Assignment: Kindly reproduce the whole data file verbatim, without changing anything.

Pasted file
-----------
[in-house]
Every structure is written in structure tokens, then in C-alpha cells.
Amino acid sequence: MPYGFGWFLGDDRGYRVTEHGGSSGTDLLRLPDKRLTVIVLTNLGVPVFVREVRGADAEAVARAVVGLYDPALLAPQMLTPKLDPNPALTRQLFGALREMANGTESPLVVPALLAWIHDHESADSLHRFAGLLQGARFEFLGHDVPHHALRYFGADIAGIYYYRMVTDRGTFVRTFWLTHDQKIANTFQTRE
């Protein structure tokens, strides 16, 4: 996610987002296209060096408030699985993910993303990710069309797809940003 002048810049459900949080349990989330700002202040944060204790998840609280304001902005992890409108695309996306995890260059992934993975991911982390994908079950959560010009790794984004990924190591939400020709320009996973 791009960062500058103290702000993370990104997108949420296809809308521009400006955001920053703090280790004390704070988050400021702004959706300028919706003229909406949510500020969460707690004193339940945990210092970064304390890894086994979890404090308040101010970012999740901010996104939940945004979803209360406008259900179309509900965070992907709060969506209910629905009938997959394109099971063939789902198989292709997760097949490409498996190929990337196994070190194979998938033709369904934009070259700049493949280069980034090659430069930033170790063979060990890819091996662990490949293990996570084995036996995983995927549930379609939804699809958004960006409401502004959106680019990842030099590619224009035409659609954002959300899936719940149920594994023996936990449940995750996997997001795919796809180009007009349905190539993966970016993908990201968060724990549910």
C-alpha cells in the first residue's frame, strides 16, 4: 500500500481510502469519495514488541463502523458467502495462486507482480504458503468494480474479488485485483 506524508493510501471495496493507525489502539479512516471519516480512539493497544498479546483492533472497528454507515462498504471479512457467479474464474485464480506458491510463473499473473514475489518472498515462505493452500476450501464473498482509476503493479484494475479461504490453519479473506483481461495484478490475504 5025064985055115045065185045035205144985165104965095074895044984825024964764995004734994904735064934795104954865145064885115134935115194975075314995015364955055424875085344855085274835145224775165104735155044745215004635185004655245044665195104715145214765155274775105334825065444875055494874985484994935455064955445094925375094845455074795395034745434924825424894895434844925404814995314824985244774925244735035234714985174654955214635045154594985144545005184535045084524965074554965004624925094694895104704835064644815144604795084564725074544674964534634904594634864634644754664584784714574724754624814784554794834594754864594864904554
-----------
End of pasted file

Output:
[in-house]
Every structure is written in structure tokens, then in C-alpha cells.
Amino acid sequence: MPYGFGWFLGDDRGYRVTEHGGSSGTDLLRLPDKRLTVIVLTNLGVPVFVREVRGADAEAVARAVVGLYDPALLAPQMLTPKLDPNPALTRQLFGALREMANGTESPLVVPALLAWIHDHESADSLHRFAGLLQGARFEFLGHDVPHHALRYFGADIAGIYYYRMVTDRGTFVRTFWLTHDQKIANTFQTRE
């Protein structure tokens, strides 16, 4: 996610987002296209060096408030699985993910993303990710069309797809940003 002048810049459900949080349990989330700002202040944060204790998840609280304001902005992890409108695309996306995890260059992934993975991911982390994908079950959560010009790794984004990924190591939400020709320009996973 791009960062500058103290702000993370990104997108949420296809809308521009400006955001920053703090280790004390704070988050400021702004959706300028919706003229909406949510500020969460707690004193339940945990210092970064304390890894086994979890404090308040101010970012999740901010996104939940945004979803209360406008259900179309509900965070992907709060969506209910629905009938997959394109099971063939789902198989292709997760097949490409498996190929990337196994070190194979998938033709369904934009070259700049493949280069980034090659430069930033170790063979060990890819091996662990490949293990996570084995036996995983995927549930379609939804699809958004960006409401502004959106680019990842030099590619224009035409659609954002959300899936719940149920594994023996936990449940995750996997997001795919796809180009007009349905190539993966970016993908990201968060724990549910």
C-alpha cells in the first residue's frame, strides 16, 4: 500500500481510502469519495514488541463502523458467502495462486507482480504458503468494480474479488485485483 506524508493510501471495496493507525489502539479512516471519516480512539493497544498479546483492533472497528454507515462498504471479512457467479474464474485464480506458491510463473499473473514475489518472498515462505493452500476450501464473498482509476503493479484494475479461504490453519479473506483481461495484478490475504 5025064985055115045065185045035205144985165104965095074895044984825024964764995004734994904735064934795104954865145064885115134935115194975075314995015364955055424875085344855085274835145224775165104735155044745215004635185004655245044665195104715145214765155274775105334825065444875055494874985484994935455064955445094925375094845455074795395034745434924825424894895434844925404814995314824985244774925244735035234714985174654955214635045154594985144545005184535045084524965074554965004624925094694895104704835064644815144604795084564725074544674964534634904594634864634644754664584784714574724754624814784554794834594754864594864904554